On July 3rd, hubraum Berlin had the honor of hosting the 5G ecosystem summit. Our goal? To take the industry’s temperature. Where are we at when it comes to 5G? And what will the post-5G future look like? The summit brought together 18 startups in the field as well as numerous related companies and amongst other talented speakers, Claudia Nemat, the Deutsche Telekom board member responsible for Technology and Innovation. Also present to deliver a keynote was Sabina Jeschke, who works as a professor for information sciences in mechanical engineering at RWTH Aachen University and has been on Deutsche Bahn’s management board, where she handles digitalization and technology.
Nemat summarised how we got to today. “When 2G came, it was all about SMS and voice calls. Then 3G arrived and a lot of people were sceptical: ‘What do you need this for?’ — but it brought with it mobile internet. In 2010, we got 4G and finally, downloading mobile videos became more effortless. So what’s 5G? It’s the boundary between physical and virtual reality. It creates a completely new experience centred on AR and in doing so, it provides entertainment and education. For industry, 5G also means automated production.”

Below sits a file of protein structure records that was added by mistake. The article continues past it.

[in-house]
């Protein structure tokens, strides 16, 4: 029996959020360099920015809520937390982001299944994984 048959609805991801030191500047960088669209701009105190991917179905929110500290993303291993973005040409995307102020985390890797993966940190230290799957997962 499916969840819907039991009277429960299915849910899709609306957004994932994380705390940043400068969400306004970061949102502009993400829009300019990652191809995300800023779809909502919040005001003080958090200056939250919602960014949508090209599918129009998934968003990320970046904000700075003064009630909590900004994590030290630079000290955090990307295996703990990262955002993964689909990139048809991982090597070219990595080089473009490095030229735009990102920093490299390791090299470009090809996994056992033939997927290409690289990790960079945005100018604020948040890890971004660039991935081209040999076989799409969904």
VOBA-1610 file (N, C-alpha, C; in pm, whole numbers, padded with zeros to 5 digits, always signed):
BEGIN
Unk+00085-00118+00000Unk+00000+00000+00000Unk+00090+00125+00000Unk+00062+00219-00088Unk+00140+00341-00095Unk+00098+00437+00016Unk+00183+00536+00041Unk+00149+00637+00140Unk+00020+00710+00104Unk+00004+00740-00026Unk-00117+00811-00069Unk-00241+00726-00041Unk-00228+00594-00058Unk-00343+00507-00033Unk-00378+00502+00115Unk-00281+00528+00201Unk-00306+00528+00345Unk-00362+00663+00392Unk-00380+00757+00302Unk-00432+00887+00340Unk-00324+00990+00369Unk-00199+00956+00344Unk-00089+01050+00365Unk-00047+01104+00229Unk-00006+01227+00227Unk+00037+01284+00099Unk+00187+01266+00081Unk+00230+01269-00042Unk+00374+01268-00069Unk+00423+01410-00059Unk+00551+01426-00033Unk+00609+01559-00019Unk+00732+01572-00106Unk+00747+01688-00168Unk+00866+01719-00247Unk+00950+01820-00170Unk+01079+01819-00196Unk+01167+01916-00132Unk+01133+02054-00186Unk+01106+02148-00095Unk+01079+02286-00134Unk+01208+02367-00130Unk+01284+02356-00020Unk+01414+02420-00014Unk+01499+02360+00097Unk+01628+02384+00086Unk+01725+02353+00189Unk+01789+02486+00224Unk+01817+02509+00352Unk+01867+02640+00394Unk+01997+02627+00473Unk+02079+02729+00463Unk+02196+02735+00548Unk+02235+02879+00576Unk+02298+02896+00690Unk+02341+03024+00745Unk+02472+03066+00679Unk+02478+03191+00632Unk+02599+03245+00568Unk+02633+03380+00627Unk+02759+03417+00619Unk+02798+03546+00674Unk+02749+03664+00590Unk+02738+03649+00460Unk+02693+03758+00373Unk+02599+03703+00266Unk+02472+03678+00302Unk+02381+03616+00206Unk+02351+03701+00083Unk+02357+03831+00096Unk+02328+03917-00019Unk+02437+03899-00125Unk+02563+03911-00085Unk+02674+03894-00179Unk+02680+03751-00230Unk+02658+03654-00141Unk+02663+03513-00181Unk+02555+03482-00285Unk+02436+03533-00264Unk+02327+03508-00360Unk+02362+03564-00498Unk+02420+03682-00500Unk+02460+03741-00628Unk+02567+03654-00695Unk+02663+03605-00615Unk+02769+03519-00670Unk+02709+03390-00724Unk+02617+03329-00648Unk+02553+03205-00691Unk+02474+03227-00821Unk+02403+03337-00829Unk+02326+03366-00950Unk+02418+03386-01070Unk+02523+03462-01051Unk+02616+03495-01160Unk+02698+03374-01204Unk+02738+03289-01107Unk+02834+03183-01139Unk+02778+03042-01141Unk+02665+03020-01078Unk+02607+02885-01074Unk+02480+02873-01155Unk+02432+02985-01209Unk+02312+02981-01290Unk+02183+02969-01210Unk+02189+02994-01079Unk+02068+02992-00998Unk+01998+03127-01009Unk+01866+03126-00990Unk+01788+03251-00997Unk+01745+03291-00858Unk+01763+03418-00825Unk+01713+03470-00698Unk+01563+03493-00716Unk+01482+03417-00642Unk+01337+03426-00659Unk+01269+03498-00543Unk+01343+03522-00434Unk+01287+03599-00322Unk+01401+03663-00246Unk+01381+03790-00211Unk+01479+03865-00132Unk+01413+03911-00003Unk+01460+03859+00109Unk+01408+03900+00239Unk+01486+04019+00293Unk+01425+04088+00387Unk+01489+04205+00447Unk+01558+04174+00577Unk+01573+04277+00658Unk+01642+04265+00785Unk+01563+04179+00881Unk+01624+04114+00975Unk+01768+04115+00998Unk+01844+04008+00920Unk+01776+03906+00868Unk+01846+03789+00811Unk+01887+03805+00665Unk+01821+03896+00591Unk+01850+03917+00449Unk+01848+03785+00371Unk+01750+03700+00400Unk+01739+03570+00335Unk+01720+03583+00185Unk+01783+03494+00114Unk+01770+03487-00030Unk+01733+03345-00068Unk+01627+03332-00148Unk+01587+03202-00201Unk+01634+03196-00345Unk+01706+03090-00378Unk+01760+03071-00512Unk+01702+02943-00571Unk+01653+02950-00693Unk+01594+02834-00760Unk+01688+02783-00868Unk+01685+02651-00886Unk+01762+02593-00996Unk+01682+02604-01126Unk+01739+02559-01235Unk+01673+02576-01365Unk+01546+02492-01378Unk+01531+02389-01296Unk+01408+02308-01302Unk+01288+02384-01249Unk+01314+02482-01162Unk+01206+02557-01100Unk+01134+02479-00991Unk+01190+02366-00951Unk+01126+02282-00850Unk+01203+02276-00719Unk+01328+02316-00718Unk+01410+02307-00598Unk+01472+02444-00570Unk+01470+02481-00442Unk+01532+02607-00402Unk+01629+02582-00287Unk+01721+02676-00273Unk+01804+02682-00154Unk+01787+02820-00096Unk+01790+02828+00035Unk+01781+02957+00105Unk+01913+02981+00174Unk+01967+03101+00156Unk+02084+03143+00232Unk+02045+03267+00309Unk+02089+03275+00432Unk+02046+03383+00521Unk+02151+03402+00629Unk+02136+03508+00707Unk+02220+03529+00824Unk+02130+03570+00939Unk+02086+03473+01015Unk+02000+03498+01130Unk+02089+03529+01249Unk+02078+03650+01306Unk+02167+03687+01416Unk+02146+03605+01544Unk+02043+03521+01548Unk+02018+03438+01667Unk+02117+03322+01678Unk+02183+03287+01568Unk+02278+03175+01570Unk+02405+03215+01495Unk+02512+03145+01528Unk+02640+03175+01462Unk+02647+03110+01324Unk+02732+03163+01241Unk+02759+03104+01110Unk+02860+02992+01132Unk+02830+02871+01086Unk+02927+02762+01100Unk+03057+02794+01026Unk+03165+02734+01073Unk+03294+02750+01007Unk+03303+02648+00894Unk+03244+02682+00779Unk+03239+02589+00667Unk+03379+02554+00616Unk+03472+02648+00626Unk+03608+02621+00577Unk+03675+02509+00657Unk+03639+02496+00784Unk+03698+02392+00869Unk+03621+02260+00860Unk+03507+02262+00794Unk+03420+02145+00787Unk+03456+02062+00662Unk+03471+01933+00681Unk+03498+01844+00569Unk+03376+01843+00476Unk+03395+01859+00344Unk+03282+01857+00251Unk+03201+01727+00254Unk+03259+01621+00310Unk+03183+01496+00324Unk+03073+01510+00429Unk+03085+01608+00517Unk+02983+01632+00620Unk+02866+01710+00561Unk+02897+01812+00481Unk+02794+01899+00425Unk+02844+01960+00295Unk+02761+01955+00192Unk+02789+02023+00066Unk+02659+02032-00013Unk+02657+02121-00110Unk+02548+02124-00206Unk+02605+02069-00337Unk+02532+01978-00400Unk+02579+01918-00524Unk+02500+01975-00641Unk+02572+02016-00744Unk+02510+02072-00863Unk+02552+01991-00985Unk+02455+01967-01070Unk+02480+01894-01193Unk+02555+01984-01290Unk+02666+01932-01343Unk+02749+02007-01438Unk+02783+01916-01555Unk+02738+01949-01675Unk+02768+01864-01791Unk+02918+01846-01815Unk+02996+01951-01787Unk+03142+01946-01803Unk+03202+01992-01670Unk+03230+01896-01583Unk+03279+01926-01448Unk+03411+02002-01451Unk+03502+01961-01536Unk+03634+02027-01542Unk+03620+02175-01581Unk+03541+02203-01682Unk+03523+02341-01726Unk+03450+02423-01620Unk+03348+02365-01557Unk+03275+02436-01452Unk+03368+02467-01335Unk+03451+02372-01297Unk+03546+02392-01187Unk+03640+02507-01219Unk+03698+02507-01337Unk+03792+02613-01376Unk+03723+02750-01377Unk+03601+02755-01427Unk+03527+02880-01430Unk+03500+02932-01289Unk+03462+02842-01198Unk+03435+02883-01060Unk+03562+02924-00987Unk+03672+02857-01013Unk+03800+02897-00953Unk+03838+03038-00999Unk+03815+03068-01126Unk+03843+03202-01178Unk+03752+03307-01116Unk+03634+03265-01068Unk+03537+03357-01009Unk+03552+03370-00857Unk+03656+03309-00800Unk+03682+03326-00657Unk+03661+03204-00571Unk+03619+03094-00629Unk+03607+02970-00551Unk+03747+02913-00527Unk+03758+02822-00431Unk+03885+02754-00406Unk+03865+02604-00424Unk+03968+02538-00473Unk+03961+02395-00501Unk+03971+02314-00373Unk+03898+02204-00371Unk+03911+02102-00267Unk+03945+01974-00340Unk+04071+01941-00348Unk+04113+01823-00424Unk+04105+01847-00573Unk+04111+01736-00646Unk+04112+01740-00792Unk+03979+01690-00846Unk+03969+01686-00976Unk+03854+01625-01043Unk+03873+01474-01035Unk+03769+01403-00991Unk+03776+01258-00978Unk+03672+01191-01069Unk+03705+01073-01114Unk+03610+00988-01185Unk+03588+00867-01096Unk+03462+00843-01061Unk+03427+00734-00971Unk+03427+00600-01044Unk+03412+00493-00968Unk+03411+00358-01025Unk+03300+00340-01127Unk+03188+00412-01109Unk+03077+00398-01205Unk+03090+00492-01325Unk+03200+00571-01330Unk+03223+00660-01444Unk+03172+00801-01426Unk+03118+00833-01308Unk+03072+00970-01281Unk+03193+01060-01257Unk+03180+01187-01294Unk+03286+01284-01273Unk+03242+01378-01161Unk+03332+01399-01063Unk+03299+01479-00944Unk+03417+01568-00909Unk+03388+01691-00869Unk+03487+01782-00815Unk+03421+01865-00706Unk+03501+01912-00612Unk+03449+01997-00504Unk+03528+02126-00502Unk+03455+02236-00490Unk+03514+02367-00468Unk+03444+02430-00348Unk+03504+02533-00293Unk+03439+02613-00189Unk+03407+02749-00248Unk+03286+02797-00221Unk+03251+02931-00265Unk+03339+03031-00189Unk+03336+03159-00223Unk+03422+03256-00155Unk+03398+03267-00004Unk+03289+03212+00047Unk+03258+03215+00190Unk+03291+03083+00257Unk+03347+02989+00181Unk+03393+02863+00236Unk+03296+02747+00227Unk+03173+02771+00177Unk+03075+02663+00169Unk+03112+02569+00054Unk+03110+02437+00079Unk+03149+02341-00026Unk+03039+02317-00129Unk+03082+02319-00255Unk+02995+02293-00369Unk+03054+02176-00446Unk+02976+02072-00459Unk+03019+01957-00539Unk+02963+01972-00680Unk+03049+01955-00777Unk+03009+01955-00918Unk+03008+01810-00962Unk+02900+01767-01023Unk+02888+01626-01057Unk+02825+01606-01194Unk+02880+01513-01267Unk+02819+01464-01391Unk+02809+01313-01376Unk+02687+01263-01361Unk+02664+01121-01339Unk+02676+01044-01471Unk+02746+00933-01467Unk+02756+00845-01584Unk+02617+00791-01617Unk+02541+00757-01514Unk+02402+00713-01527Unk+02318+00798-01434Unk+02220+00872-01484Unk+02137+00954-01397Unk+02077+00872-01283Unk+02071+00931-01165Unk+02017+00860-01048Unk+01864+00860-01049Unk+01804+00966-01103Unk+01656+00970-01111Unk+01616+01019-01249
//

Which sounds fantastic, right? Great for industry, magical for entertainment. But the conversation surrounding 5G is often dominated by one question: what will 5G’s killer app be – an app with enough end users to justify all this investment?